WASHINGTON – The federal budget deficit hit an all-time high for April as the government kept spending to aid the recovery while revenue fell sharply.

The Treasury Department said Wednesday the April deficit soared to $82.7 billion. That was significantly higher than last year’s April deficit of $20 billion and the largest imbalance for that month on record. April’s record deficit was higher than it would normally be because about a third of the increase resulted from benefits for May that were paid on the last day in April, analysts note. That was because May 1 fell on a Saturday.

The government normally runs surpluses in April as millions of taxpayers file their income tax returns. However, income tax payments were down this April, reflecting the impact of the recession that has pushed millions of people out of work.

Total revenues for April were down 7.9 percent from a year ago.

The Obama administration forecast in February that the deficit for this year will hit an all-time high of $1.56 trillion, surpassing the current record $1.4 trillion set last year. Many private economists believe this year’s imbalance will be closer to last year’s figure and that deficits will remain high for years to come.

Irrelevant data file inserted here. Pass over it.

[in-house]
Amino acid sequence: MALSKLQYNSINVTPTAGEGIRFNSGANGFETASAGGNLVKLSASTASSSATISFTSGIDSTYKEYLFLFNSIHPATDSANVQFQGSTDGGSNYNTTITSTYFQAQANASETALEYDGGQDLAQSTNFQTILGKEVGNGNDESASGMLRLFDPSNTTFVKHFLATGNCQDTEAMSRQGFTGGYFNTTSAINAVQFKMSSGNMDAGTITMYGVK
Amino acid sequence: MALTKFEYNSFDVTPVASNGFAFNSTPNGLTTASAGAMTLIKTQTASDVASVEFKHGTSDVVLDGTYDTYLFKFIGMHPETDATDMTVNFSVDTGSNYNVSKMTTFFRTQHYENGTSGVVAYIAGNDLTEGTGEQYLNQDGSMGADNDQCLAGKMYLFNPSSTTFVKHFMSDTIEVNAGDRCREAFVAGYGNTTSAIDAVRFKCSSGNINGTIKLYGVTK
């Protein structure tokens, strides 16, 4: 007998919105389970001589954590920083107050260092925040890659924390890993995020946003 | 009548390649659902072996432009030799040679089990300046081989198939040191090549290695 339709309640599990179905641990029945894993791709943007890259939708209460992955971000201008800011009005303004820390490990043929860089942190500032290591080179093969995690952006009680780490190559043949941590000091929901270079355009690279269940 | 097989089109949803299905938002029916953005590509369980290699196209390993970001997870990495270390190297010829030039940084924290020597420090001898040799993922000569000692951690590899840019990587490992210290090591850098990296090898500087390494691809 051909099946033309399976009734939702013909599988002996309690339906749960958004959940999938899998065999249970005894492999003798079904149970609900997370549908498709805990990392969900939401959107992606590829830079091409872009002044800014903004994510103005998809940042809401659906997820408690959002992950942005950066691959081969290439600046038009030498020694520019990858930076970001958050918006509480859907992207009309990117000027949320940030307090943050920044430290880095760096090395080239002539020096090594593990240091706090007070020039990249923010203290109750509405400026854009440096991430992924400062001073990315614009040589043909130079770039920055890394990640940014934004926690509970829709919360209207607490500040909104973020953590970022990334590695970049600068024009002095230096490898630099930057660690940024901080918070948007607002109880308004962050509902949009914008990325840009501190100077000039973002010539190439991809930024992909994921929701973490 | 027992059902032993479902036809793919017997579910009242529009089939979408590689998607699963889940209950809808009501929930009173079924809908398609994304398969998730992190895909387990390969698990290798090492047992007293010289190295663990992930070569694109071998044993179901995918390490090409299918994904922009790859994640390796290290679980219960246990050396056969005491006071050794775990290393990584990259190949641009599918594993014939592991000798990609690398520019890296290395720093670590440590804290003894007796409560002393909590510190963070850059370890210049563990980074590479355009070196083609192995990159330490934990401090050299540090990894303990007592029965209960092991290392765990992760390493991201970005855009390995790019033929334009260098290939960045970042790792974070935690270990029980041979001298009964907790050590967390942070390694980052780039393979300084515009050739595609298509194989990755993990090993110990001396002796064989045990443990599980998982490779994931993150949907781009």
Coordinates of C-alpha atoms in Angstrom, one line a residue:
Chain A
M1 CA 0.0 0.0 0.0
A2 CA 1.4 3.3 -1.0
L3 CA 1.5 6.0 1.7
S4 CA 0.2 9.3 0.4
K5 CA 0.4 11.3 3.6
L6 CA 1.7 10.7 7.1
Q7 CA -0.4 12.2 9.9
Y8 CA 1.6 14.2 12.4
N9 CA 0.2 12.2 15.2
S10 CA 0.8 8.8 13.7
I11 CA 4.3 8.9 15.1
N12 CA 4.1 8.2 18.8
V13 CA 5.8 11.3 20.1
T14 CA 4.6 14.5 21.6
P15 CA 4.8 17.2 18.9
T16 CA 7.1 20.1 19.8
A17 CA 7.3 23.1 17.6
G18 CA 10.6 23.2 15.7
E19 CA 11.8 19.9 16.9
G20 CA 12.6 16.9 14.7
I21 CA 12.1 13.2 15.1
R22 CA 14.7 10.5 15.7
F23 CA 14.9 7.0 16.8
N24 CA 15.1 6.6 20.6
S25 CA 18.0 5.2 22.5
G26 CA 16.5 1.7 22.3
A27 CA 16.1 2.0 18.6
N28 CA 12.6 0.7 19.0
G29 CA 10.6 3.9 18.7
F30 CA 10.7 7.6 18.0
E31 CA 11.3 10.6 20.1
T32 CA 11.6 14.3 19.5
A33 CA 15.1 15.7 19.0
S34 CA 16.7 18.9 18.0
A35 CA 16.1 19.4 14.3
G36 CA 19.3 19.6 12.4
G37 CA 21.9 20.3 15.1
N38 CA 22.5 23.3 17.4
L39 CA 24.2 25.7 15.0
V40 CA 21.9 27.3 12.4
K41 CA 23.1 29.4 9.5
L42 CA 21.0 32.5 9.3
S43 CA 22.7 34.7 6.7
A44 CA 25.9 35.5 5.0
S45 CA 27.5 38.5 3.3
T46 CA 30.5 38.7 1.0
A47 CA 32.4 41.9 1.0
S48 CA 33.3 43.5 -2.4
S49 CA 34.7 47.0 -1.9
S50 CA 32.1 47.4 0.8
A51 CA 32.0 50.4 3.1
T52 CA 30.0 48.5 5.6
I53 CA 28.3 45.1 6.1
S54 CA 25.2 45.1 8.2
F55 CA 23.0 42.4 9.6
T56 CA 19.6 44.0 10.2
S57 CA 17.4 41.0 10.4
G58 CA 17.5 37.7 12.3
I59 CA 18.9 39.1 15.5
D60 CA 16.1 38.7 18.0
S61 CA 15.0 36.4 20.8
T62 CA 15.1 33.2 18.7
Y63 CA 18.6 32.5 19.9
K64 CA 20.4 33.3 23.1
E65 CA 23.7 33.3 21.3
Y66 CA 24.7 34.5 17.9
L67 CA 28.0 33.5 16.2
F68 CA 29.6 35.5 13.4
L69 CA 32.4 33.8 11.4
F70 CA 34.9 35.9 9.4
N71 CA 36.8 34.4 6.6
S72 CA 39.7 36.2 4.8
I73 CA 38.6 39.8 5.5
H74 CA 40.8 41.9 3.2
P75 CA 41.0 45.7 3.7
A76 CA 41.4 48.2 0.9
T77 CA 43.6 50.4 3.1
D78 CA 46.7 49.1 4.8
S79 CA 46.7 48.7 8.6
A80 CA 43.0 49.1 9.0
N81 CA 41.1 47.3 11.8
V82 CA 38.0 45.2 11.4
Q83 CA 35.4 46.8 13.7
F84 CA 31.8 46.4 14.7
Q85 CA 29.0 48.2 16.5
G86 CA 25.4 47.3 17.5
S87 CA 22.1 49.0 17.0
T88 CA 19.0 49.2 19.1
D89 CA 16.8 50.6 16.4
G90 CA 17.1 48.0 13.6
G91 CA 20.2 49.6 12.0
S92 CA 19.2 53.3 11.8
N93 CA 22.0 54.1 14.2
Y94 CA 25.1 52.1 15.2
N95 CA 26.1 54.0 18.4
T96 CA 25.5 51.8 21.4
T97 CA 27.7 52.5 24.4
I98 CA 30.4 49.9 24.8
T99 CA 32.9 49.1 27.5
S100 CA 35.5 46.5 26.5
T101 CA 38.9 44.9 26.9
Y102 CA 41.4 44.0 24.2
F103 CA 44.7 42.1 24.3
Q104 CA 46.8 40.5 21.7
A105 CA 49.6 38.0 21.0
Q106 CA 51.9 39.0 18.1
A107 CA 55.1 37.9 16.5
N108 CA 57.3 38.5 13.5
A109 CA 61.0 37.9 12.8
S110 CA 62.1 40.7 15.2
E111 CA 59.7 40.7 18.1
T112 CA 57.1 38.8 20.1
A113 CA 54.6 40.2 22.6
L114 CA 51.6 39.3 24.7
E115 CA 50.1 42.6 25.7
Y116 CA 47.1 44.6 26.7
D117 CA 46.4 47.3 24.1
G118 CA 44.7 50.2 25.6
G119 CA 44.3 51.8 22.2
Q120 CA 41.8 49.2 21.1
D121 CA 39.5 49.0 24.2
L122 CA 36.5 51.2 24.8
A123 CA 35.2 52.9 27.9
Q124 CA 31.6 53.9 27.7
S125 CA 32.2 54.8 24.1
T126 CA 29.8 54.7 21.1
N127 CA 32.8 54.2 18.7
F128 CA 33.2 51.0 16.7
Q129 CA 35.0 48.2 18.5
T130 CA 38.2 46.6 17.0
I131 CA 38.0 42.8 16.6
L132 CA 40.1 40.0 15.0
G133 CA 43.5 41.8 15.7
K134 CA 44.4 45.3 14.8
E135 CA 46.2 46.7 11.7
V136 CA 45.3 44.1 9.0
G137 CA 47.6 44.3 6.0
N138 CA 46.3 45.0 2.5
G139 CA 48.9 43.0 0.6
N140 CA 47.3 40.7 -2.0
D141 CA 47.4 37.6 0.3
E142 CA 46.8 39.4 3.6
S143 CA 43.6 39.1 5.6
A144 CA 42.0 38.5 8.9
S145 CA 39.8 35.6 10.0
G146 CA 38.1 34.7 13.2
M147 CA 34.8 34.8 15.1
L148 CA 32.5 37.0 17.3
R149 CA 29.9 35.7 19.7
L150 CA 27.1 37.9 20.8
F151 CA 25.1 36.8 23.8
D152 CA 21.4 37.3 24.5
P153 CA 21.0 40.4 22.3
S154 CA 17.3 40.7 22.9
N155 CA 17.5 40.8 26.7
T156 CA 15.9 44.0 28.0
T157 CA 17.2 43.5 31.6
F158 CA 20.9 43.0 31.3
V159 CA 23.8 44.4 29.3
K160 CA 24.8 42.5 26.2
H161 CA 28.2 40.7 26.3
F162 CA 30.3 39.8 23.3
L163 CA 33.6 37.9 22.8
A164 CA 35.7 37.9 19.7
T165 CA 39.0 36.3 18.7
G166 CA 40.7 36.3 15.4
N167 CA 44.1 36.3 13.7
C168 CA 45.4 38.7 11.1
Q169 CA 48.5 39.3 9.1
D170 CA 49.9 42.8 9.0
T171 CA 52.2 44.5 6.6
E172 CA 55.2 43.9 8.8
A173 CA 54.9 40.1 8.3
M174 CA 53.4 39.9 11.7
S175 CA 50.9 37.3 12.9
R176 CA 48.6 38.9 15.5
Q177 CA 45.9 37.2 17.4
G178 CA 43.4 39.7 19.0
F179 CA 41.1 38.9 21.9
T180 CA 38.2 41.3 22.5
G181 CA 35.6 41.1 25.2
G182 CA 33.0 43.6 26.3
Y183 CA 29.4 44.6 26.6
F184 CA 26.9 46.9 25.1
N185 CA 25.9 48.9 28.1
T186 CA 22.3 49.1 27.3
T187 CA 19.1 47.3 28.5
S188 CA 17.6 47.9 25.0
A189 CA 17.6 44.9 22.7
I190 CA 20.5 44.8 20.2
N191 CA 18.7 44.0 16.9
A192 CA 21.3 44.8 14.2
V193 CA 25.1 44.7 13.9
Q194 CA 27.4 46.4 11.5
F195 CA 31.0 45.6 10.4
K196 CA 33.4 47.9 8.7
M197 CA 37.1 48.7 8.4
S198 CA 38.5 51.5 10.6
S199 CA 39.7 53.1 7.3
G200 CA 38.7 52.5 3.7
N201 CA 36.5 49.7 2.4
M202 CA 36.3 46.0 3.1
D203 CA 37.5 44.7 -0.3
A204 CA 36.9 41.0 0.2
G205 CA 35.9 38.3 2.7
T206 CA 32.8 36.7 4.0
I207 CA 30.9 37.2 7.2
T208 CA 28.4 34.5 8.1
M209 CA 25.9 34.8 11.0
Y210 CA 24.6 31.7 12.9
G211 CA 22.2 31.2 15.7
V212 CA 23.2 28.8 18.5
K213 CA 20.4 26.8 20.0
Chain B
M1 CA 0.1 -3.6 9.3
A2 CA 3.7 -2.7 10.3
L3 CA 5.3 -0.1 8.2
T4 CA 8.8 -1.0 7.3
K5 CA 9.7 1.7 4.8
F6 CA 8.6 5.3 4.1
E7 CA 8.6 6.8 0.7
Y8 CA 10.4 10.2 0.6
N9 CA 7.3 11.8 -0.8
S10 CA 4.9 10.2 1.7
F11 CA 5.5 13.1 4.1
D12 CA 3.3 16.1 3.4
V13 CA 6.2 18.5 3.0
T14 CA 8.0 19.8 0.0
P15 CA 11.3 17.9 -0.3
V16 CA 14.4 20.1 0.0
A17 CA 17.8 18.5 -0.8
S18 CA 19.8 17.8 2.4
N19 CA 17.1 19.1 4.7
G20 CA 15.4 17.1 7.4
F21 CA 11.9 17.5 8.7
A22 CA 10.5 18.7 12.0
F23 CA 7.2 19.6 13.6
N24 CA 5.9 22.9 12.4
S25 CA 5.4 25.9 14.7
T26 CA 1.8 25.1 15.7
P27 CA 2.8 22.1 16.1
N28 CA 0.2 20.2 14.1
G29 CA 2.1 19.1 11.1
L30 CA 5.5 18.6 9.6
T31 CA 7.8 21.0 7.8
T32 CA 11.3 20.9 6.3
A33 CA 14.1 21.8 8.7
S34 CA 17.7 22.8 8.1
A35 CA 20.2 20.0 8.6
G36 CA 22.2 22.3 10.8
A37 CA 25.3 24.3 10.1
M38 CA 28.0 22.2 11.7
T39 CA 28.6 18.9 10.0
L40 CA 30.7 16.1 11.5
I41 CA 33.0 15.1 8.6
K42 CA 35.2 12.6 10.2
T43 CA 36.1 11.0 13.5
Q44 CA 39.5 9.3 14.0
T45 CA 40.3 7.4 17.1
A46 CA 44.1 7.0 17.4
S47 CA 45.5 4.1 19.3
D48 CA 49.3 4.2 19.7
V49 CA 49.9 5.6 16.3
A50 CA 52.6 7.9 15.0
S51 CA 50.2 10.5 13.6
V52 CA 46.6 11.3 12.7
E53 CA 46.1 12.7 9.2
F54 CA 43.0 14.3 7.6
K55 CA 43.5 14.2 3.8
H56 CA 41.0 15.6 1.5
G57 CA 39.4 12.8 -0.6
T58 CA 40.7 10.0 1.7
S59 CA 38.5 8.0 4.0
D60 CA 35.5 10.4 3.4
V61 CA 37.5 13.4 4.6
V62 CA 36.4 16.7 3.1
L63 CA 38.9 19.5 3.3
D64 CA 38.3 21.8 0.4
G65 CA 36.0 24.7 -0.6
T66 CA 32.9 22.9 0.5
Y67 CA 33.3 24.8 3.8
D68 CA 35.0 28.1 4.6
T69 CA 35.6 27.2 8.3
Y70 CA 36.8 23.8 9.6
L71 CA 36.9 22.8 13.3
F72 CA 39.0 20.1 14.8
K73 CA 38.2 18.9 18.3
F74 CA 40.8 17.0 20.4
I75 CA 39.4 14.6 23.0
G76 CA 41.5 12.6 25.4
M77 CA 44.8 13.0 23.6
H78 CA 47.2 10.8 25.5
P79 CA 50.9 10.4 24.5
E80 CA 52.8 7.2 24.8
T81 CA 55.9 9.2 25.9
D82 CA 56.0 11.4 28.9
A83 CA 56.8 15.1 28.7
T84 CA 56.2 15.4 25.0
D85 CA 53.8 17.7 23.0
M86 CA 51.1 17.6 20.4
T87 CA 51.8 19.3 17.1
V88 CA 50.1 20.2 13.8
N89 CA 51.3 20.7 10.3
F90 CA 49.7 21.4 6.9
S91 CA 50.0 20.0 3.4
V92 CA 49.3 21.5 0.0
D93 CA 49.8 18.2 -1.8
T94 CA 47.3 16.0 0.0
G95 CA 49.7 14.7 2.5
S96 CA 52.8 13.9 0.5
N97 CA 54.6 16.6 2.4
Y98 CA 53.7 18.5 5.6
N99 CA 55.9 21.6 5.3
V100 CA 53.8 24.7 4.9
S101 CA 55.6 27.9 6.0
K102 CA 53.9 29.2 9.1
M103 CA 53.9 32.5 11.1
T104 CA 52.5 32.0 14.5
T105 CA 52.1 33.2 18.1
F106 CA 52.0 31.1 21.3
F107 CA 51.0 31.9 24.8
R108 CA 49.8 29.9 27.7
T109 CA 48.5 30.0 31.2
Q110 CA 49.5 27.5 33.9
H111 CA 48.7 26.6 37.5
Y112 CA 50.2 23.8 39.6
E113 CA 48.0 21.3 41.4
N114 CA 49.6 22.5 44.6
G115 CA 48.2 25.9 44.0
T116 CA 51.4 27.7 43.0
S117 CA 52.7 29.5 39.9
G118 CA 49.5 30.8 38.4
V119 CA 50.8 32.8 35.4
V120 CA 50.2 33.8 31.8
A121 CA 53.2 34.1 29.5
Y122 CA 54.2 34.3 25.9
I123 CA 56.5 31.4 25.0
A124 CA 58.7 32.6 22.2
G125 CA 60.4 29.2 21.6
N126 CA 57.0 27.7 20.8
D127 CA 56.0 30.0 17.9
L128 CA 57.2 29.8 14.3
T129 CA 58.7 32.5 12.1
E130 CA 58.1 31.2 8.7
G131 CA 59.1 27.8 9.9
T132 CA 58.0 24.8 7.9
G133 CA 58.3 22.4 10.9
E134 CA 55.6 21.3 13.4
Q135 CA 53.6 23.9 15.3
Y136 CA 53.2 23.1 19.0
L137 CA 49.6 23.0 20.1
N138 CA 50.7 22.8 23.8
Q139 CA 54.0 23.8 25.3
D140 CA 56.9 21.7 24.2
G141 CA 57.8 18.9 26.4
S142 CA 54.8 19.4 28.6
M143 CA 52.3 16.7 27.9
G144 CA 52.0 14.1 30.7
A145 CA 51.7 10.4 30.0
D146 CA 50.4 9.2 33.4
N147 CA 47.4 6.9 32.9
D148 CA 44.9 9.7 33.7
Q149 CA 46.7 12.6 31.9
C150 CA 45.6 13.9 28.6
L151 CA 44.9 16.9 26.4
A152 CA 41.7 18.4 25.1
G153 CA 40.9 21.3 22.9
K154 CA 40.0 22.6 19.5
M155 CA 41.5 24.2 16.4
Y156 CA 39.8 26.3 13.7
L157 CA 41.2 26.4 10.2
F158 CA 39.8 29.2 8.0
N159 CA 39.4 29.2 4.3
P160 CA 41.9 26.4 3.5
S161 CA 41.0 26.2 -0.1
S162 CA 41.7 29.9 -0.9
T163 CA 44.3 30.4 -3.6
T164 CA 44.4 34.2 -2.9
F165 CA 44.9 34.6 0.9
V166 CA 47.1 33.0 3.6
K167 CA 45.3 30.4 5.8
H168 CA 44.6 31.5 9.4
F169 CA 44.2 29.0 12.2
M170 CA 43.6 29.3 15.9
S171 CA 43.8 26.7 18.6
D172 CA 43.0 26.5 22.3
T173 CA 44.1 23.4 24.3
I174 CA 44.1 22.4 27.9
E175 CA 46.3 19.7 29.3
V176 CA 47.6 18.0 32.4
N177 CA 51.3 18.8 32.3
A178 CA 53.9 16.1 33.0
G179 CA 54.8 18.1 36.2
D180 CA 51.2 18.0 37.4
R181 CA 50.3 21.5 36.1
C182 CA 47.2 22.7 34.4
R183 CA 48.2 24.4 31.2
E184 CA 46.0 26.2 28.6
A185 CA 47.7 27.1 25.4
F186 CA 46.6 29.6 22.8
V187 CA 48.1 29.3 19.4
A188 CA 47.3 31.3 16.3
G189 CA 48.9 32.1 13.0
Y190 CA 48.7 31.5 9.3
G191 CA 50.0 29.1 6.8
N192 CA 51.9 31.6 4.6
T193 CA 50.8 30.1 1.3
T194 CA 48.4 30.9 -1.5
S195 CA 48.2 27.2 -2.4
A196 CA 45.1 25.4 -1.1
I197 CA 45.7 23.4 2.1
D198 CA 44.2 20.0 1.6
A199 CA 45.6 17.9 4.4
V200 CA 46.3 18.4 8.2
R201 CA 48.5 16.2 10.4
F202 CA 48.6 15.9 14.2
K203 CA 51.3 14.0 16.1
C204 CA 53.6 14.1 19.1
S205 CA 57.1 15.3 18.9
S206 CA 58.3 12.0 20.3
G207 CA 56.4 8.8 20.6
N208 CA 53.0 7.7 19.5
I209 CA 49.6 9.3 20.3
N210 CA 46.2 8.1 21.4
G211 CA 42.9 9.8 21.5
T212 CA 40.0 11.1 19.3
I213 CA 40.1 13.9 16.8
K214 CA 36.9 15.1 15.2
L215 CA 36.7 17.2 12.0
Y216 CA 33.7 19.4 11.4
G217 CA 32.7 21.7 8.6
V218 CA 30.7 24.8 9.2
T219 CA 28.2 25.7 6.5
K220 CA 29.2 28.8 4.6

The trillion-dollar-plus deficits are being driven by the impact of the recession, which has cut government tax revenue while driving up spending.

“Despite the larger-than-expected deficit (for April) we believe the overall budget picture is improving along with the strengthening economy,” economists at Nomura Global Economics said in a research note.

Analysts estimate that roughly one-third of the increase in the deficits over the past two years came from lost revenue — the result of fewer people working and lower corporate profits. The other two-thirds is from added government spending to stem the recession and aid the recovery. That includes the $787 billion stimulus bill and the $700 billion financial bailout.